The instruments that physicians commonly used for bloodletting ranged from grotesque-looking scalpels to tools and methods that some alternative medicine practitioners still use today. They included:
- fleams, which looked somewhat like Swiss knives, producing several kinds of blades
- spring lancets with a single thin blade
- terrifyingly named “sacrificators,” which had multiple blades
- cups that the physician could place over the incision to collect the blood
- leeches, which some people still use for therapeutic reasons today
Bloodletting was particularly popular in the Middle Ages, when doctors would use it not just to treat illness but also to prevent it.
In the book, Medieval Bodies: Life, Death and Art in the Middle Ages, Dr. Jack Hartnell — who is a lecturer in art history at the University of East Anglia in Norwich, United Kingdom — describes some of the uses of bloodletting, as well as some of the ways in which physicians carried out this procedure.
Dr. Hartnell writes that according to medieval medical practice:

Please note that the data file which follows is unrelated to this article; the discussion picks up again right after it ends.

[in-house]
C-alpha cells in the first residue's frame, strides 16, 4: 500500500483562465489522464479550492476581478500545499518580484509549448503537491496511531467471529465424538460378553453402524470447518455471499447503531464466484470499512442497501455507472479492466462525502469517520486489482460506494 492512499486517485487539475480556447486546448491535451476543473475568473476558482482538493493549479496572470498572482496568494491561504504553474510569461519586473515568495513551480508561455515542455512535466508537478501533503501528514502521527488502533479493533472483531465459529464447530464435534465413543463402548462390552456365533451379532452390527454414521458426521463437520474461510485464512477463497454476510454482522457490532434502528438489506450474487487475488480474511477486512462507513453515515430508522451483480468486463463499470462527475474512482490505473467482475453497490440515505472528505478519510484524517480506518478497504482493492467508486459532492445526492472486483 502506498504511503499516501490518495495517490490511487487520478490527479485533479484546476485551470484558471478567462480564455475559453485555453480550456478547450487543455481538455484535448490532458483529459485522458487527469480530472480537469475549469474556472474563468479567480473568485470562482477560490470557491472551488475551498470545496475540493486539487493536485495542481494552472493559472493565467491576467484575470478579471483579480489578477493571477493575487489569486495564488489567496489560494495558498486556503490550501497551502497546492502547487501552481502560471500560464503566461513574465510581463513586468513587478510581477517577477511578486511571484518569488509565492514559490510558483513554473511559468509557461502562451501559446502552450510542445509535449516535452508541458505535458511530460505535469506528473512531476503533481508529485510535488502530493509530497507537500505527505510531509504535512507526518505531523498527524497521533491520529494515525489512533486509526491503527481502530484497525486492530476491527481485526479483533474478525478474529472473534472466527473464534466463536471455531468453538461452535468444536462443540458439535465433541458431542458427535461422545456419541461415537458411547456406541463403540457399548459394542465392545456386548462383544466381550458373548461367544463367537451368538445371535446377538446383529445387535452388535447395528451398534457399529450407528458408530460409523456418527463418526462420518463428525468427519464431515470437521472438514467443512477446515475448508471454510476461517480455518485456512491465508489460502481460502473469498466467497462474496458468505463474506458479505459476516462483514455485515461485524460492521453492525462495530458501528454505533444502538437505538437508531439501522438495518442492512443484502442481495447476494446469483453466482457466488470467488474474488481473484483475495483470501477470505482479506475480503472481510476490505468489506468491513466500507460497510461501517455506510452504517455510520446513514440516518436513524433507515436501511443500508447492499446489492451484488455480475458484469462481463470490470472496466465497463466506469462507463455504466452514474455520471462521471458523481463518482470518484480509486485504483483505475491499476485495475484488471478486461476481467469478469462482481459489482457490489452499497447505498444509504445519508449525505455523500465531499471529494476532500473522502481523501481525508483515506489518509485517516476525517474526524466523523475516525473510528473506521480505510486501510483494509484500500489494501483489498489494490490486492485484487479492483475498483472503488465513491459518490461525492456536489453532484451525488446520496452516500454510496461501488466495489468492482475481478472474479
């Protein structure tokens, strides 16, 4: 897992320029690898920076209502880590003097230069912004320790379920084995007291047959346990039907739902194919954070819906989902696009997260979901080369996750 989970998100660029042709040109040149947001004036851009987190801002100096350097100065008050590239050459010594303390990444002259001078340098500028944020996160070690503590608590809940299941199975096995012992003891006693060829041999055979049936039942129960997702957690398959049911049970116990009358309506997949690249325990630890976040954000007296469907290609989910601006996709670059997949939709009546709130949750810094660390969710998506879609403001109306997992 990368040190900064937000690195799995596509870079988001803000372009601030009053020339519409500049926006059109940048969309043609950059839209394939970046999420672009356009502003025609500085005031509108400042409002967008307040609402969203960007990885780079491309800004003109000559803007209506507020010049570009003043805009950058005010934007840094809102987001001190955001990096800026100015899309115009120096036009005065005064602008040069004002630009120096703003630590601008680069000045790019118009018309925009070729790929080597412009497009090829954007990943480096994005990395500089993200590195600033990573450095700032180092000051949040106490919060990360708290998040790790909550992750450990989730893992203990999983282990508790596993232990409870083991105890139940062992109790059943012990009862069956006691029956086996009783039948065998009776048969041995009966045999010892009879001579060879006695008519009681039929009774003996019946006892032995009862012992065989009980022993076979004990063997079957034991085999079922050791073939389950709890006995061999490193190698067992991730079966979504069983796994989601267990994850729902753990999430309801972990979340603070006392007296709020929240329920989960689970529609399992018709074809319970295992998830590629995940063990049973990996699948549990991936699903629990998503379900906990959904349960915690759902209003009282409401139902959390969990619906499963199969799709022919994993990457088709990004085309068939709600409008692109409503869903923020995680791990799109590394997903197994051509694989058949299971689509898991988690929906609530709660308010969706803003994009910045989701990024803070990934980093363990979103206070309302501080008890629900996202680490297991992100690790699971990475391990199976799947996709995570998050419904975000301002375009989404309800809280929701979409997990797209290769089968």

“Purging the wet and warm humor that was the blood both cooled and ventilated the patient’s core and was used as a prophylactic insurance against illness to come: It could prepare the body for predicted future biological shifts or seasonal changes that might push it into misalignment — anything from forthcoming menstruation to the onset of a particularly hot summer.”
As for applying bloodletting as a treatment, Dr. Hartnell notes that medieval physicians might opt for one of two contrasting approaches.
They would choose to make an incision either close to the part of the body requiring treatment or in an opposite spot on the body that allegedly corresponded to the affected organ.
Some medieval and Renaissance-period medical treatises featured detailed illustrations of the points on the body where it was appropriate to perform bloodletting incisions, depending on which body part an illness had affected.
Similar medical illustrations and practices extended as far as South Asia and the Middle East.
In medieval and Renaissance Europe, bloodletting had become so common a therapy that barber-surgeons practiced it. These individuals were men who could trim a person’s hair or beard, as well as pulling out badly damaged teeth and withdrawing blood.
In 18th-century Europe, surgeons continued to use bloodletting as a treatment for fever, hypertension (high blood pressure), inflammation of the lungs, and pulmonary edema (excess fluid in the lungs).
Some physicians had even wider uses for this allegedly therapeutic method. For example, John Hunter — one of the forefathers of modern surgery — described various other uses for bloodletting, including in the treatment of smallpox or gonorrhea.
In this latter case, he advised bloodletting by leeches, which a doctor would have to affix to the patient’s testicles.